View Full Version : Why is painting frustrating?

03-25-2018, 04:47 PM
Do you ever start painting and then get frustrated when it isn't working (or when you're stuck in the "ugly" stage) and you feel like giving up? Sorry...really depressing question...but I've been feeling a little stuck this week. :(

03-25-2018, 05:00 PM
All sittings are not going to be productive my friend so just give yourself a break and remember it’s all about having fun and not taking it too seriously.

I felt like crap on Friday morning and was dragging in a funk big time; I broke my paint holder that holds 56 individual colors as it dove to the floor and every stroke I made just upset me. I painted for about an hour or so then I stepped away from the easel when upstairs and watch movies then rest of the day and went to bed at 7 pm.

I woke up at 2 am and heading down to the studio and I was on fire as I had 3 painting going at once and I could do no wrong. Some days are better than others, but it is the sum of all the days combined that truly make the difference.:thumbsup:

03-25-2018, 08:32 PM
Life is a journey, some scenery is just boring until you stop and appreciate it.
Frustration is your brain telling you to stop.
Unless you are being paid by the hour at some sweatshop in China, take a break.
Go mow the yard, clean the car, wash the windows, bake some muffins, or sleep.
Art should not be hard, if it is will show.

now go play.

03-26-2018, 01:52 AM
The only method I've found to get out of that situation, is to be in the studio every day, even just for a little while. When I can't seem to move forward on something, I move forward on something else, but at least I have some ponder time for the piece I am stuck on. Sooner or later I figure out what it needs or at least SOMETHING to do to get it unstuck.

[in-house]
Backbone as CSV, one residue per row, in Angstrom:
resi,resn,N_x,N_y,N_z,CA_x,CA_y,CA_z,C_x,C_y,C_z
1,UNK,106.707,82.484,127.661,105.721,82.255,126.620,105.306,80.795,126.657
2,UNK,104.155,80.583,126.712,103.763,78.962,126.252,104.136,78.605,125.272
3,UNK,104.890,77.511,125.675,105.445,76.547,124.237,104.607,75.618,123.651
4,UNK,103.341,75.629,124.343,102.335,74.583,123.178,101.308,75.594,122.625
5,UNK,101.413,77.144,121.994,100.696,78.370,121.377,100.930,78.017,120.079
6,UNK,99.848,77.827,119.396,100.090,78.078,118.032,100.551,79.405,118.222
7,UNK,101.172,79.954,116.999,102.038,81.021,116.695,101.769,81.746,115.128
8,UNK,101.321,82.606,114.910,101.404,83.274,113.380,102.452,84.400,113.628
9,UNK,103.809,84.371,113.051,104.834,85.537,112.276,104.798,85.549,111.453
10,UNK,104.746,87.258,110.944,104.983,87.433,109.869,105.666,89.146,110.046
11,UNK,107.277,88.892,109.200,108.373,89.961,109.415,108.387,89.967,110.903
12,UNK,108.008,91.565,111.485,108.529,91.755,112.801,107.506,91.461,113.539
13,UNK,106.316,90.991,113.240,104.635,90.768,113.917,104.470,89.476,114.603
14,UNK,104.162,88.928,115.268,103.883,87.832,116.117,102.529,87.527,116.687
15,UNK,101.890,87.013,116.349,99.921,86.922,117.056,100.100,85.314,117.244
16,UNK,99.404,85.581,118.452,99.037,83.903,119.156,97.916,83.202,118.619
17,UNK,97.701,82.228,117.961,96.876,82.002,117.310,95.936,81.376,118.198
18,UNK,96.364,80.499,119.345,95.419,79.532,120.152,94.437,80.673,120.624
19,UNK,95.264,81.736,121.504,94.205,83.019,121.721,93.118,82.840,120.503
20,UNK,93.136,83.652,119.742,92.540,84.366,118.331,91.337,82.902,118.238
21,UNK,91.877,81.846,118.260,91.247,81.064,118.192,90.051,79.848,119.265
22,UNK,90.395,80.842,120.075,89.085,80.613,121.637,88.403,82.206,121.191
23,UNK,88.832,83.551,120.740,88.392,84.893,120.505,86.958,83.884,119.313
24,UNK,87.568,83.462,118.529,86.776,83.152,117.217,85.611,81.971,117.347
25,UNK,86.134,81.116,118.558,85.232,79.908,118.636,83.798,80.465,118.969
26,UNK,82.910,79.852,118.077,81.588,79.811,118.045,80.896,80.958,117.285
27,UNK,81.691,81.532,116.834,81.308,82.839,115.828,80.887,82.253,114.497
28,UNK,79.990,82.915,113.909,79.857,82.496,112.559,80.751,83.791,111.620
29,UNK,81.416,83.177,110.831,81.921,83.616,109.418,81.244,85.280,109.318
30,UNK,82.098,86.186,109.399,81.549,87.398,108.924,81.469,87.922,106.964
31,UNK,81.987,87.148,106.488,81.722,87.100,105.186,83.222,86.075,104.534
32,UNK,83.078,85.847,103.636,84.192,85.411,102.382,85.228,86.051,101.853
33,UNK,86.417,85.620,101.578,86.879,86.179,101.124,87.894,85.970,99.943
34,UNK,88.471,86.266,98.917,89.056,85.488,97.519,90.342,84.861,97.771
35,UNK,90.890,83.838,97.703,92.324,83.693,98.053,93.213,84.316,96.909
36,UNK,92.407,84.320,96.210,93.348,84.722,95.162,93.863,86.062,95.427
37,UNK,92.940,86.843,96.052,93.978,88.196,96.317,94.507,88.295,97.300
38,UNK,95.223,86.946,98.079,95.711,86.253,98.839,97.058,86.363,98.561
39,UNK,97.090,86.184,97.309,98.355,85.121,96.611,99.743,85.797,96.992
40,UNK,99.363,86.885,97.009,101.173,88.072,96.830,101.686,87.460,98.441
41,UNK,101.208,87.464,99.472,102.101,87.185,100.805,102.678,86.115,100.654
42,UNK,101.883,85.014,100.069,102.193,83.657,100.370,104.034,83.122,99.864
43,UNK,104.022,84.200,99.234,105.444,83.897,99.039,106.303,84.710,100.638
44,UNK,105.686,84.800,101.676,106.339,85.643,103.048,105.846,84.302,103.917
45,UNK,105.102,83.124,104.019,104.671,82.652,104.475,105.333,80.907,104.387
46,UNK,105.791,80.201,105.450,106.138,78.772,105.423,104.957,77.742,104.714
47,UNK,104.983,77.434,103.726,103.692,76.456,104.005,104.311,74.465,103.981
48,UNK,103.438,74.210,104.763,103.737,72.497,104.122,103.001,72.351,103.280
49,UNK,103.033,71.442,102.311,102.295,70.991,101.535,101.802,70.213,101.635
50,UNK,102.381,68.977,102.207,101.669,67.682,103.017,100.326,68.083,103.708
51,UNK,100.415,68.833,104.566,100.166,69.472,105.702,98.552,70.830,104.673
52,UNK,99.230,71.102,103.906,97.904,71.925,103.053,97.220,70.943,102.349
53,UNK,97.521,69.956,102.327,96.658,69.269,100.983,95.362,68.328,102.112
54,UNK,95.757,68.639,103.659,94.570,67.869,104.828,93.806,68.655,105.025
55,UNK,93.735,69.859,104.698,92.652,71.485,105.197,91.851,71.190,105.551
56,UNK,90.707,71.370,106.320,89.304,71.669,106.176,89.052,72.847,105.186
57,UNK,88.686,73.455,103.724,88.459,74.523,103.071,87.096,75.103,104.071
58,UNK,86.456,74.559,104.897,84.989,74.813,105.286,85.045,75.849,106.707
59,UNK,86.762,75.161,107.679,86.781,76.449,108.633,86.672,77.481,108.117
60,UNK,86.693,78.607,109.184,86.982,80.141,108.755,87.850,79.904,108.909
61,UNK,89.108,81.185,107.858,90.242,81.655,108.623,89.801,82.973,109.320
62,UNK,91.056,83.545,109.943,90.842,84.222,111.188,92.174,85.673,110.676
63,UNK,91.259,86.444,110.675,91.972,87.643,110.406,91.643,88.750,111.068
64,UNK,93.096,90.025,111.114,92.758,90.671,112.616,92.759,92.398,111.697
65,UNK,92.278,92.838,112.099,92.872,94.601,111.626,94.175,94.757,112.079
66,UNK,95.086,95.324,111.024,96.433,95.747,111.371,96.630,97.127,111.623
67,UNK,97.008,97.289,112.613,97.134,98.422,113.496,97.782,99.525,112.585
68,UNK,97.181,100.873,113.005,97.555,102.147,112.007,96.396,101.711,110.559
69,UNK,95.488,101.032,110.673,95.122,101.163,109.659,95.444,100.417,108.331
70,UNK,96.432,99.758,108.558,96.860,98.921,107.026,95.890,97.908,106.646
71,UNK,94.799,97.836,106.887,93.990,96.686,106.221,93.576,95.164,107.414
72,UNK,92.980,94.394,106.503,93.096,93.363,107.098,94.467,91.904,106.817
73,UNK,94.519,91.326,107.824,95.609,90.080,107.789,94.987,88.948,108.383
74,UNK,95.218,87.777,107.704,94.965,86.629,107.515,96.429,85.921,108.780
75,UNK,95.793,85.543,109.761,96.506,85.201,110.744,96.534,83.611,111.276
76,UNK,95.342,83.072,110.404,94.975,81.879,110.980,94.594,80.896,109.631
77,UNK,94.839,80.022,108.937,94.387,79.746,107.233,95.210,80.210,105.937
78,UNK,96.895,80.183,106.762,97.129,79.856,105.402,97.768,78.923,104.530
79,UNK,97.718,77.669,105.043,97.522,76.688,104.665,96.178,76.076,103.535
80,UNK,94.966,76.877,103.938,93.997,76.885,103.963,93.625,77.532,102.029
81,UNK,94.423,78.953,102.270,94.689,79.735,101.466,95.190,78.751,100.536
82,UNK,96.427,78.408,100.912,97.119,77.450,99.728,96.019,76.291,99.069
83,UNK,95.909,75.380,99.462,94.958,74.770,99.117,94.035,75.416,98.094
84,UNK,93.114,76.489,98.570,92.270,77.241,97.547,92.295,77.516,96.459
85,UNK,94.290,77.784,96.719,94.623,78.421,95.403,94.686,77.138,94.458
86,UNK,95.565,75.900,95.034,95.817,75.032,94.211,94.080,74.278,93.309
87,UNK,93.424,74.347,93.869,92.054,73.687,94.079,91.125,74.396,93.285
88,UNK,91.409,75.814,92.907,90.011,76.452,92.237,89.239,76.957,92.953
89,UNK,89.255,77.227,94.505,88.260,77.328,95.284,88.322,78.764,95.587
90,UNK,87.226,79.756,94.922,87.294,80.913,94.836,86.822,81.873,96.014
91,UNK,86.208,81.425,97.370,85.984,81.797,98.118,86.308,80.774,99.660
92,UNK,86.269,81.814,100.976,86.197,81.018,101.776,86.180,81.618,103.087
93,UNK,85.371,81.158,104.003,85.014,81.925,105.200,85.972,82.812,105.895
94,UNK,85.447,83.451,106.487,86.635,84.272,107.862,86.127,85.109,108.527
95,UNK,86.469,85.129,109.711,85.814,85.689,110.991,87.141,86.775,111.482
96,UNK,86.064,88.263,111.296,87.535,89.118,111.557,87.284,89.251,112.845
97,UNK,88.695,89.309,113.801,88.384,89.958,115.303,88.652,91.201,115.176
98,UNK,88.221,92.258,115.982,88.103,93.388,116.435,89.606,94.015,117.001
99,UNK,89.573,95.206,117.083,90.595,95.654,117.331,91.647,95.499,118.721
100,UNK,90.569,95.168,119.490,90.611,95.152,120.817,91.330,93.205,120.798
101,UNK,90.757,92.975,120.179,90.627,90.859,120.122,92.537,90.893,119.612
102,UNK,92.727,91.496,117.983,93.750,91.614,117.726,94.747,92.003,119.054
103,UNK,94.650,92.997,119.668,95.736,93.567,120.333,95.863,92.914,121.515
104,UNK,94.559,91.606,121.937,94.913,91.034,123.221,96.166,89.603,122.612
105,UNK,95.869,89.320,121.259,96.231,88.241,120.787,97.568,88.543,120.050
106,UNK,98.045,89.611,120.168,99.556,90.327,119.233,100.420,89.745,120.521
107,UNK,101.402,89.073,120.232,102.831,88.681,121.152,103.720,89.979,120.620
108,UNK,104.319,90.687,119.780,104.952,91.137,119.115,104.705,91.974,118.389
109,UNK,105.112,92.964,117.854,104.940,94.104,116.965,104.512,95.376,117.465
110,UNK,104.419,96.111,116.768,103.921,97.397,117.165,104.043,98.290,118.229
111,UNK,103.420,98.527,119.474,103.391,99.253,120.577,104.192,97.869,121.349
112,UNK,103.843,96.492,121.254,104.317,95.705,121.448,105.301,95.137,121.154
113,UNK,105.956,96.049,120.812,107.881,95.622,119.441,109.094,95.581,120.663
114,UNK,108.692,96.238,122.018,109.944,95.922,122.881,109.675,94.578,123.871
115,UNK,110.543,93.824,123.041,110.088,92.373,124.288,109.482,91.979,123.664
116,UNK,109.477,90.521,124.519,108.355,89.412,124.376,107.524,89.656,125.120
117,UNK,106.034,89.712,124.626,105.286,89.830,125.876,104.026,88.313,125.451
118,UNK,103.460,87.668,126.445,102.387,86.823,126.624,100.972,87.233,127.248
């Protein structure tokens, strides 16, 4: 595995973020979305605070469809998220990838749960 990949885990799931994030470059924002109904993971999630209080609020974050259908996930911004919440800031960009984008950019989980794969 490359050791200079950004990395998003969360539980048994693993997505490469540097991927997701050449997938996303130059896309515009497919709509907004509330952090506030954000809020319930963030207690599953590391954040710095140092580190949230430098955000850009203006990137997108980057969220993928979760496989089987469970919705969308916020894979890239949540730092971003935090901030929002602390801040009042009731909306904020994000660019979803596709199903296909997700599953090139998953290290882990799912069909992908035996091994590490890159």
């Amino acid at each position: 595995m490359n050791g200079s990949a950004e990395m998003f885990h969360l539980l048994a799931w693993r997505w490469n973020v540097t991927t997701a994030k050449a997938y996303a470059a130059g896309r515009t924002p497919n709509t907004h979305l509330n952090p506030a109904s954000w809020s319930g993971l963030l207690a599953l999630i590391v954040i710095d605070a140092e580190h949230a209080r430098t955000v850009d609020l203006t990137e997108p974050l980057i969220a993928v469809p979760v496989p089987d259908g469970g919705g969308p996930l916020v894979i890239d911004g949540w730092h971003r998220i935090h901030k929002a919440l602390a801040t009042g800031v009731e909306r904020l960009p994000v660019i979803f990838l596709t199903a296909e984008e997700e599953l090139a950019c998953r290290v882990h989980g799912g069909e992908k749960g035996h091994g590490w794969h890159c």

I recently had a two month period where it seemed everything I did turned to muck. I could not seem to make a single good decision or think ahead enough to make a reasonable plan of action. There was a good deal of sealing and gessoing supports, varnishing works, photographing pieces, and administrative work. So at least I was in the studio, and my mind was quietly working out how to get unstalled.

Hope your frustration and stuckness clears quickly!

03-26-2018, 07:56 AM
way back when, i made a conscious decision to browse this site even if i wasn't able to stand up any period of time. artists study art, i told myself. therefore if i study art i'm already an artist, developing. i also firmly believe that your active daily existence should help your brain understand who it now belongs to :).
problems are a call to arms for your imagination, in any field of life.
inspiration is a big help. when creating, the sources for inspiration are more abundant than in any other field.

03-26-2018, 09:44 AM
Many times.I will just keep it away and start another one then rework on it after some days ,weeks or even months .Most of the time it will work.

03-26-2018, 11:16 AM
Welcome to WetCanvas, Kate, and that is a good question! I think, for me anyway, it is a fear of failing. But over time you learn to work with the flops and make them better into something else. It is called perseverance.

03-26-2018, 11:37 AM